The Fellowship of the Ring and the Palantir

The Fellowship of the Ring and the Palantir

I Palantir 1-small I Palantir 2-small I Palantir 3-small

Last week, I posted a few fanzines that I’d picked up in a SF collection a few weekends ago. These originated from the estate of a Chicago area fan who appears to have been pretty active in the 1960’s and 1970’s, even publishing his own fanzine. He apparently attended a number of SF conventions, including many Worldcons, during that period. Among the material are several program books and other ephemera from cons during that time, including the 1960 Worldcon, known as Pittcon. One of the more interesting items I picked up which has a convention tie-in is a copy of the Fantasy Press edition of E.E. “Doc” Smith’s The Vortex Blaster, which is inscribed by Doc to him, reading, “At the Pittcon 1960. Ain’t we having fun? With very best regards, Edward E. Smith, PhD.”

Among the events at that Pittcon was the organizational meeting of the first organized group of J.R.R. Tolkien fans, The Fellowship of the Ring. The FotR went on to publish the first Tolkien fanzine, I Palantir (the first issue of which contained the first piece of Tolkien fan fiction), edited by Ted Johnstone and Bruce Pelz. Among other contributors was Marion Zimmer Bradley, who had pieces in issues 2 and 3 (the latter under the name Elfride Rivers). I Palantir lasted four issues, from 1960 through 1966, before folding.

I don’t know if this Chicago fan attended that meeting, but it’s quite possible. Among the fanzines I acquired from his collection are the first three issues of I Palantir, which I’ve posted images of above (the second issue has a cover by George Barr). Unfortunately, the collection is missing the fourth issue to make it a complete set. As someone who’s been a big fan of the The Lord of the Rings trilogy since I read it as a teenager, and who’s spent over a decade now playing Lord of the Rings Online, I’ve really enjoyed looking through these and getting a glimpse of the early days of Tolkien fandom.

Doug is a collector of pulps, as well as of pulp, science fiction and fantasy art. He co-founded and co-organizes the Windy City Pulp and Paper Convention. For many years his Tattered Pages Press published the pulp fanzine Pulp Vault, as well as other books on the pulps. He was one of the authors of The Adventure House Guide to Pulps, and has edited several pulp anthologies, including the Best of Adventure series. His book, Uncovered: The Hidden Art Of The Girlie Pulps, an in-depth study of the spicy pulps and their art, was named ForeWord Magazine‘s 2003 Popular Culture Book of the Year. In 2013, Bob Weinberg, Bob Garcia and he collaborated on The Collectors’ Book of Virgil Finlay, a collection of Finlay’s gorgeous art. His last post for us was A Treasure Trove of Alarums and Excursions.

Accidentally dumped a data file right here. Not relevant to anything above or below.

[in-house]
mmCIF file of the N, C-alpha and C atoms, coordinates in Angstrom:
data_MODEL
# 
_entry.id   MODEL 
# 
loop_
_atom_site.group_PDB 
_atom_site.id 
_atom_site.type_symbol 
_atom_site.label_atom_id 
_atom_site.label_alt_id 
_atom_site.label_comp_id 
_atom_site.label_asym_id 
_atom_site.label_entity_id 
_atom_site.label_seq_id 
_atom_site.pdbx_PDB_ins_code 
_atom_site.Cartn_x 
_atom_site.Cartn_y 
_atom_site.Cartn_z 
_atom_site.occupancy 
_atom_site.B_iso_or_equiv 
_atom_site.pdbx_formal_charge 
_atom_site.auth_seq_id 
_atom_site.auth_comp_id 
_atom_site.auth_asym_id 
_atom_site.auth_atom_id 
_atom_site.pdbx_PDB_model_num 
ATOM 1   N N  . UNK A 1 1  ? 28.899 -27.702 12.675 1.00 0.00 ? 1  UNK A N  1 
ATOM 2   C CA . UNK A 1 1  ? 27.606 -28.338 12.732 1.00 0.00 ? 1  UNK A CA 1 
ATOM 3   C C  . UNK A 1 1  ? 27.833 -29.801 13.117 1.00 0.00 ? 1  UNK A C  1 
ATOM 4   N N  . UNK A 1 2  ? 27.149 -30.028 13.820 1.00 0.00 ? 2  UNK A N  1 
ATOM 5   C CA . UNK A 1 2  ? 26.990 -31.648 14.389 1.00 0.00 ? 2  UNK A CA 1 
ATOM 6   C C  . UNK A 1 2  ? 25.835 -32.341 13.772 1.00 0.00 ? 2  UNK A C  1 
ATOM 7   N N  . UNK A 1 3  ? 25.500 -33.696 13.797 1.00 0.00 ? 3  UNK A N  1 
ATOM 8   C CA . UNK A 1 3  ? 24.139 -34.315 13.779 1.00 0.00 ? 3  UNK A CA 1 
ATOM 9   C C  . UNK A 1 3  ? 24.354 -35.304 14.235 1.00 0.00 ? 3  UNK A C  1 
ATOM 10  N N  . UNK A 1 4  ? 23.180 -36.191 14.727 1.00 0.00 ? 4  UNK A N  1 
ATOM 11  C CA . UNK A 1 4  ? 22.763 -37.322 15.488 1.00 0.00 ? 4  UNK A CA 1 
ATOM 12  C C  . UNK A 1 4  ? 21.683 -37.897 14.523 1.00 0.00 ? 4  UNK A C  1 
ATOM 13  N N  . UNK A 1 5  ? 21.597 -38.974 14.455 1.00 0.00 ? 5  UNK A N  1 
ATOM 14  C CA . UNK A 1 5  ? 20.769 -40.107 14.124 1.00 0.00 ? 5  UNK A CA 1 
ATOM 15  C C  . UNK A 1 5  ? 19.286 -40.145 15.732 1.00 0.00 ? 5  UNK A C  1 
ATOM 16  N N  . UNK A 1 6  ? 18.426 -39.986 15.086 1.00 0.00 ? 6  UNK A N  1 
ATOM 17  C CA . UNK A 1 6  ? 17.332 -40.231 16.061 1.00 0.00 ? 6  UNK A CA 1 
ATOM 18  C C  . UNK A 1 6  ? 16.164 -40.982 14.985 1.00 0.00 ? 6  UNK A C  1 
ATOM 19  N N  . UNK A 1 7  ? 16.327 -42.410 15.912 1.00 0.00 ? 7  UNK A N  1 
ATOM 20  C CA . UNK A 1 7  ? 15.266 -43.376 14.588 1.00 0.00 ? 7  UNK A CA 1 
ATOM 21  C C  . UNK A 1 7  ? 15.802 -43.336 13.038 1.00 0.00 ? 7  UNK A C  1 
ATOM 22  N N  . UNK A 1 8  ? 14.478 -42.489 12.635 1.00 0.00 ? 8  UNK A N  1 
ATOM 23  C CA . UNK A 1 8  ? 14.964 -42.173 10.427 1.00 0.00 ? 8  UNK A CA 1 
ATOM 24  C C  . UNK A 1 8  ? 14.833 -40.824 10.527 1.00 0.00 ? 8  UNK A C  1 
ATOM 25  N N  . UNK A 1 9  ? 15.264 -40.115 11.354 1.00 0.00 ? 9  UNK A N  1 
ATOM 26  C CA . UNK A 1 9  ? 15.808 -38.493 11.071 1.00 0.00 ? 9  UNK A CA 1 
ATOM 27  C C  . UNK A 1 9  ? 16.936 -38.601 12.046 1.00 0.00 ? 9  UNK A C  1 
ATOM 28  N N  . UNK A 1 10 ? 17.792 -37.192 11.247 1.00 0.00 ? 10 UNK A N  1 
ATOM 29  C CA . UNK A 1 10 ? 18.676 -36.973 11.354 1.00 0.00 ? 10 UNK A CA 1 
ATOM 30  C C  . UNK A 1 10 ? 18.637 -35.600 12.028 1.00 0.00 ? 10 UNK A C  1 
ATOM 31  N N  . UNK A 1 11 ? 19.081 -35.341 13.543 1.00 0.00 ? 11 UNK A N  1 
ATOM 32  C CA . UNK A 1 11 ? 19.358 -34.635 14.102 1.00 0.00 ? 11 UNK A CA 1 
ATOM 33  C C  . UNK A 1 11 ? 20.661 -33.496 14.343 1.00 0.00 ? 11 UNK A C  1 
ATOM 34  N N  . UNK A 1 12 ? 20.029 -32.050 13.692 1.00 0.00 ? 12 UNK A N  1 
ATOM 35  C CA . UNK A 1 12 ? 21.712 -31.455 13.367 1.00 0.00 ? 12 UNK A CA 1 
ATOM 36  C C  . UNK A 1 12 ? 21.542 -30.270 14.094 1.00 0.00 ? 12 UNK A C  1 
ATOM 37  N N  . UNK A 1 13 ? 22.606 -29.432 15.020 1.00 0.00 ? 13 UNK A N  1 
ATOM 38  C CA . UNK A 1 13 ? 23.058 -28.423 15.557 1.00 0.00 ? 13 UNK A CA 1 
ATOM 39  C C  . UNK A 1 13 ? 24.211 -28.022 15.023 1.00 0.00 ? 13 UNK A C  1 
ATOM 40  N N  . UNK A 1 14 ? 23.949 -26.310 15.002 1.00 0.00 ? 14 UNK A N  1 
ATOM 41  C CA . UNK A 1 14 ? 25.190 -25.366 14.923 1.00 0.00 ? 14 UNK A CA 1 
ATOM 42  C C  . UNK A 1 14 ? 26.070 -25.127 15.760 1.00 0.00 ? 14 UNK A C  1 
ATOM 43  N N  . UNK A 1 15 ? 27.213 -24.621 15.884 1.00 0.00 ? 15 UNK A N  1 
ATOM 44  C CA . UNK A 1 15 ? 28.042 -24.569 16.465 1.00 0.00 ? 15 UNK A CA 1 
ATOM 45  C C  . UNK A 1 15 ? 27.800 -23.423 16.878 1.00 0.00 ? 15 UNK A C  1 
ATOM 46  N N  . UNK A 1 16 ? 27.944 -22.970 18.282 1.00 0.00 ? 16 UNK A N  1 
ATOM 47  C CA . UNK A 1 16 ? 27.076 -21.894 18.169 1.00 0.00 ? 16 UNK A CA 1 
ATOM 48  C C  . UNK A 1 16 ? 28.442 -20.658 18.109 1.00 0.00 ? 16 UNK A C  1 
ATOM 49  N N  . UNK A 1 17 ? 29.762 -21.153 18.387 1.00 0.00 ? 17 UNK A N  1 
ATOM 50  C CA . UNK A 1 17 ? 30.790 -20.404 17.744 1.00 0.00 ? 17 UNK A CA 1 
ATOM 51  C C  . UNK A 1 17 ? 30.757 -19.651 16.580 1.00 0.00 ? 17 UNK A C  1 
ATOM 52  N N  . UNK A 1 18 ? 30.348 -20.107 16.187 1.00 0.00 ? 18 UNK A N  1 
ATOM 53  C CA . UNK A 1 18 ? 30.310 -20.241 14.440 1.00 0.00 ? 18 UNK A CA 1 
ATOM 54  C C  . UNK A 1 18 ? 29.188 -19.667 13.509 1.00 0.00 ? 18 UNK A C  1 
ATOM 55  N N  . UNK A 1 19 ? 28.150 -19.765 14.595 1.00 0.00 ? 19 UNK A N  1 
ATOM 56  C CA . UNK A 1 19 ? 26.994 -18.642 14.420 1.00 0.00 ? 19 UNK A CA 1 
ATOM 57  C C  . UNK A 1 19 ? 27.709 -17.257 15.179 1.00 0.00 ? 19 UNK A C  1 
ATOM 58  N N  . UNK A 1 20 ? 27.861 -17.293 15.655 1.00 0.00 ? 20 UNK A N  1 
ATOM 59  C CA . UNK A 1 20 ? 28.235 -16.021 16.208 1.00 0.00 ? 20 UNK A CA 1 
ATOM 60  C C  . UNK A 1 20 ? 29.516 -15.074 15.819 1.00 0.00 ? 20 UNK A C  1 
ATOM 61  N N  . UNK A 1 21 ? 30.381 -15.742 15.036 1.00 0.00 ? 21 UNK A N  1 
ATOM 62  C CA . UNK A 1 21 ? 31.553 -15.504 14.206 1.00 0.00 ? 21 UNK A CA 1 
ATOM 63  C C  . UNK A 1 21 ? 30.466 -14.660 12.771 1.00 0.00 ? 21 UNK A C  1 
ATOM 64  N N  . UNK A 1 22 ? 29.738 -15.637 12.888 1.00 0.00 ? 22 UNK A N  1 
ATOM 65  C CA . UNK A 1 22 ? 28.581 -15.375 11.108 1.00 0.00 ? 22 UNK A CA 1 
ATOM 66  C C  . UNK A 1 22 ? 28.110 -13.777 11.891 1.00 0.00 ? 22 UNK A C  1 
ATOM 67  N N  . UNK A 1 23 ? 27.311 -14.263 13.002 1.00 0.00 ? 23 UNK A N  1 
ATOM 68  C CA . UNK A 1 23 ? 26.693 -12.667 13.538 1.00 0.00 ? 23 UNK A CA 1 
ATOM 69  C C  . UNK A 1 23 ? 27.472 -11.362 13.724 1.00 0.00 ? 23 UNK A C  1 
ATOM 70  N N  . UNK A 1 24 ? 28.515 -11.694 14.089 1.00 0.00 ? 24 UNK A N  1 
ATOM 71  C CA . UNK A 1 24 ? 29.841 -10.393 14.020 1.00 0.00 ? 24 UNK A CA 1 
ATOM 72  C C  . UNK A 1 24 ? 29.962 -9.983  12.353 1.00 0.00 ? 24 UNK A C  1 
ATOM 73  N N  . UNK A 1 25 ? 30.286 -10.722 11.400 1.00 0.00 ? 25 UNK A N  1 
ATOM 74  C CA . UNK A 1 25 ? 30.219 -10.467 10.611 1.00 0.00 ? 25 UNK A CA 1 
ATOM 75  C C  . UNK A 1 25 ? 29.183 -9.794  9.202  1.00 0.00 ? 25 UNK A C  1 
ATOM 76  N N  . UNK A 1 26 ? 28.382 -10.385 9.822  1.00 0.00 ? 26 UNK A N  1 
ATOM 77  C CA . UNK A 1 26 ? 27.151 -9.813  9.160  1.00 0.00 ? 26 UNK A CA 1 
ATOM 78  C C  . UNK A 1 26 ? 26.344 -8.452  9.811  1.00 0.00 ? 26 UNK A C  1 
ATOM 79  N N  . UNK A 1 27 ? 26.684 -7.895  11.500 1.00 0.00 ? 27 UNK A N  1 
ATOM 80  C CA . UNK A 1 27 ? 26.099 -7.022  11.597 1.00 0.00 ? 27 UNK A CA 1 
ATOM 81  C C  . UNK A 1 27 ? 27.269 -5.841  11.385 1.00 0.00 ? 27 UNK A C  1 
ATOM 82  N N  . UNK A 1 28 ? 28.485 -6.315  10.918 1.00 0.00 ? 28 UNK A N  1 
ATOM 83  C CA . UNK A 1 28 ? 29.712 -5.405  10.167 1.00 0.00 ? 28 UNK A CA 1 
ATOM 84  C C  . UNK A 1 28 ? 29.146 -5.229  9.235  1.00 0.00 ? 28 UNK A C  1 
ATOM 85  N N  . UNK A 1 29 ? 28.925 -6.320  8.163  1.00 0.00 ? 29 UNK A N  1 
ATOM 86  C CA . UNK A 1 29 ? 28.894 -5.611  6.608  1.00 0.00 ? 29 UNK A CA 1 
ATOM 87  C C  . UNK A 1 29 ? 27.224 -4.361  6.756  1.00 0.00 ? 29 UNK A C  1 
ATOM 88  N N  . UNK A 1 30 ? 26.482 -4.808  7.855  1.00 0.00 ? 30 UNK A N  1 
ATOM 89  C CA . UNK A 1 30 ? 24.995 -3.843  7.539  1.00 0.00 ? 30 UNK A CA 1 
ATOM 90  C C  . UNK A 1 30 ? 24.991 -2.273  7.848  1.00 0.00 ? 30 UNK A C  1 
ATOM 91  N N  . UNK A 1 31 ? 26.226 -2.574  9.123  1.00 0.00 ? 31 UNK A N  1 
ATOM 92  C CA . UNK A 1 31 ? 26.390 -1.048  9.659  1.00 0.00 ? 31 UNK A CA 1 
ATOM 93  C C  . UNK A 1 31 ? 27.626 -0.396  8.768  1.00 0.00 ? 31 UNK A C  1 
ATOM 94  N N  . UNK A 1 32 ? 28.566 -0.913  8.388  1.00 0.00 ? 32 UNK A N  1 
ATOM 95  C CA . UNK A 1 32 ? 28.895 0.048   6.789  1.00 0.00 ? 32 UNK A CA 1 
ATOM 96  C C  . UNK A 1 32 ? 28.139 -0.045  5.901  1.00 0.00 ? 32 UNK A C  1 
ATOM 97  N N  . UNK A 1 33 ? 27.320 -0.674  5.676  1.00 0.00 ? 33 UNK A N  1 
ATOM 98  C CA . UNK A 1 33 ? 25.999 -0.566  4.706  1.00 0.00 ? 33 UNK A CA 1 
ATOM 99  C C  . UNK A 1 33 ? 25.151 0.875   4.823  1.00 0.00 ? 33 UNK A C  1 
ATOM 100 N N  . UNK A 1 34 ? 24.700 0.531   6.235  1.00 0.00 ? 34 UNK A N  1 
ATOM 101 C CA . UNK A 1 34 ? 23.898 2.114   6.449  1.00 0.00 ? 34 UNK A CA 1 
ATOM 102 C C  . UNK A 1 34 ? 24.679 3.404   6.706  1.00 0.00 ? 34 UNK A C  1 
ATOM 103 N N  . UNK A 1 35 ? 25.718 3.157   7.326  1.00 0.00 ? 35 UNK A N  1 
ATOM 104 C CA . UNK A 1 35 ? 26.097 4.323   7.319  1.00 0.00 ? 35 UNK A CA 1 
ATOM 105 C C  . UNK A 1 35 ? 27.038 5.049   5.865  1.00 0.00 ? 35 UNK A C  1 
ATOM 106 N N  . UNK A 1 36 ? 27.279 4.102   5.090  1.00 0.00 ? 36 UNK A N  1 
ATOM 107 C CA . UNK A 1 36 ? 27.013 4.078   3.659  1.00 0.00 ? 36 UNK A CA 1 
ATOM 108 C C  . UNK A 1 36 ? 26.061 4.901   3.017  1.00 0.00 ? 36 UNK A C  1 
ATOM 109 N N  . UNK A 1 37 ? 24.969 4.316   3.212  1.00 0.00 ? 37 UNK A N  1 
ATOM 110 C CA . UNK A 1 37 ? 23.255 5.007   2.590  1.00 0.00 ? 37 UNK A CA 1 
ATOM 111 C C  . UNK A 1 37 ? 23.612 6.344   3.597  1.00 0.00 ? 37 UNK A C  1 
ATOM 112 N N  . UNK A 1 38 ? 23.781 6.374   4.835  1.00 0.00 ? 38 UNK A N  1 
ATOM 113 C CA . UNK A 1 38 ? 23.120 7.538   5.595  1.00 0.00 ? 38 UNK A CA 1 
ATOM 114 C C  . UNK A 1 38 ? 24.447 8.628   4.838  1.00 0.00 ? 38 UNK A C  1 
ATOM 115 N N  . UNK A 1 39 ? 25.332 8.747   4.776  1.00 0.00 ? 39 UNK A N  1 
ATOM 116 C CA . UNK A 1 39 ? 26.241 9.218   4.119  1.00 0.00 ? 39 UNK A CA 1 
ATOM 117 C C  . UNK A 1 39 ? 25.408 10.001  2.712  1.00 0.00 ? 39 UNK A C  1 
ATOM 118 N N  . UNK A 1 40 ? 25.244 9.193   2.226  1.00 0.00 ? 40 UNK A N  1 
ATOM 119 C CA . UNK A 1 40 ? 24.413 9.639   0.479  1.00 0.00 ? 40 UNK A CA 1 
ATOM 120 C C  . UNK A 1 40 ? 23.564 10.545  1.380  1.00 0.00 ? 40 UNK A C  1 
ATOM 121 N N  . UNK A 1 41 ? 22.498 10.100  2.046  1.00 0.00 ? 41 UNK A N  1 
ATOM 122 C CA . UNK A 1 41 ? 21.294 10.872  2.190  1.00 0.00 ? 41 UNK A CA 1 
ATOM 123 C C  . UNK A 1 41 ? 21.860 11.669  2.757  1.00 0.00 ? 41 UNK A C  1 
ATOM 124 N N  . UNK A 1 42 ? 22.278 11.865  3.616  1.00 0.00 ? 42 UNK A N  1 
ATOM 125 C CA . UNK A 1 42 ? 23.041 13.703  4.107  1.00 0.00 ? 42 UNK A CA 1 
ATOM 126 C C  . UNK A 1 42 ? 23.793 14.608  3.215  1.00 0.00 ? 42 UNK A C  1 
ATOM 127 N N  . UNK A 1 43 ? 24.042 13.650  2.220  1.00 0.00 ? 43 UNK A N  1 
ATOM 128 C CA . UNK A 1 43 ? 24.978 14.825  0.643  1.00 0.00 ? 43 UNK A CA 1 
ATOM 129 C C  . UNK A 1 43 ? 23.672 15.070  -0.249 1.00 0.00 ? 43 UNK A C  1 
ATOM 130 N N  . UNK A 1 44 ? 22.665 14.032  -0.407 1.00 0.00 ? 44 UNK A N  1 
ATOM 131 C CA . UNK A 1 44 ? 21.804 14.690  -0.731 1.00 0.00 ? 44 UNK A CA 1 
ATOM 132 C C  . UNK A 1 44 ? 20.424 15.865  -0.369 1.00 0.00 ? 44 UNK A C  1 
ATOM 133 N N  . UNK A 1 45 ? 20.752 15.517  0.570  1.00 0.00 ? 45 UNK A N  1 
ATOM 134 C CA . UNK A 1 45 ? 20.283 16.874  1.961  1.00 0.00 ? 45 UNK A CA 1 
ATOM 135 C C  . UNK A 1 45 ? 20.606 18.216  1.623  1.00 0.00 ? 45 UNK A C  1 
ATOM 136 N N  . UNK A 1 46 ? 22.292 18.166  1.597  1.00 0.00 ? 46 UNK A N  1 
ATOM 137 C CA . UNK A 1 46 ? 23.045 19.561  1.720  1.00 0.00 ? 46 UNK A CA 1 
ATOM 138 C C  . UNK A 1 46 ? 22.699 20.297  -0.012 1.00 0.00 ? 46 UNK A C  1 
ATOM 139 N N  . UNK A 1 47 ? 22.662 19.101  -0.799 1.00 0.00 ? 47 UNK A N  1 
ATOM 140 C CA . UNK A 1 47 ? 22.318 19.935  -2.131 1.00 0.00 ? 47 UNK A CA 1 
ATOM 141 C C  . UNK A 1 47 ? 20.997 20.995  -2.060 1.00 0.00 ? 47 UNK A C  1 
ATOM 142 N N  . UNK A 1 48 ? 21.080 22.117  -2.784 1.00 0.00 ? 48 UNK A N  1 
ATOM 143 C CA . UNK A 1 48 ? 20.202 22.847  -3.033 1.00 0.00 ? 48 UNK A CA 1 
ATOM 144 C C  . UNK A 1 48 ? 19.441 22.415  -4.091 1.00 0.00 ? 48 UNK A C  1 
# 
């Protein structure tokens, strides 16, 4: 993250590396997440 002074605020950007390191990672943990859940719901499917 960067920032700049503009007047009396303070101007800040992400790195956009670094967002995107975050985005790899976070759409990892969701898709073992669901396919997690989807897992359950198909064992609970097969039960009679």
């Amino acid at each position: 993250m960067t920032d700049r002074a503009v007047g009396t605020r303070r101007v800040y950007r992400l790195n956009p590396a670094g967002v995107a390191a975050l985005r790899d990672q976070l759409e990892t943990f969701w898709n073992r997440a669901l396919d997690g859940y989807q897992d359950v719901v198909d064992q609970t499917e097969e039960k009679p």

Notify of

Newest Most Voted
Inline Feedbacks
View all comments
Tony Den

One has to appreciate these kinds of fanzines. In a way they may be considered as modern (if 1970’s is modern..) pulps by some.

I took a look on eBay and found something called The Crystiellion which happened to be Vol II Issue 4 – going for USD50!. By appearances The Crystiellion was the successor to Palintir.

John ONeill


Unlike the pulps, most of these fanzines had tiny circulation, and in most cases only a handful of copies still exist. As a result collecting fanzines can be a very expensive proposition!

There are a number of great online resources for folks interested in fanzines, including several efforts to digitize and preserve them. E-fanzines ( is a great online archive, and there are others.

Major Wootton

Doug, as the author of an ongoing series of columns for Beyond Bree* on the 1965-1969 Days of the Tolkien Craze, I would earnestly ask that you consider digitizing these fanzines for, as John O’Neill hints. They are indeed a part of Tolkienian history, but a part almost inaccessible — although, indeed, you can see one of the best fanzines (from a Tolkienian point of view) at, since someone kindly scanned the issue of Niekas with an outstanding long interview with Tolkien.

I’d love to be able to write a column on these fanzines.

Dale Nelson

*Beyond Bree is the monthly newsletter of the Tolkien Special Interest Group of North American Mensa, and is one of the few Tolkien ‘zines that has kept going for so many years. My series documents just such things as the fanzines you have acquired, as well as more mainstream evidences of interest in Tolkien. Among the Days columns was a series on the early Tolkien conferences. The Days of the Craze series is approaching 30 installments.

Feel free to get in touch with me, if you wish: extollager at gmail dot com.

Would love your thoughts, please comment.x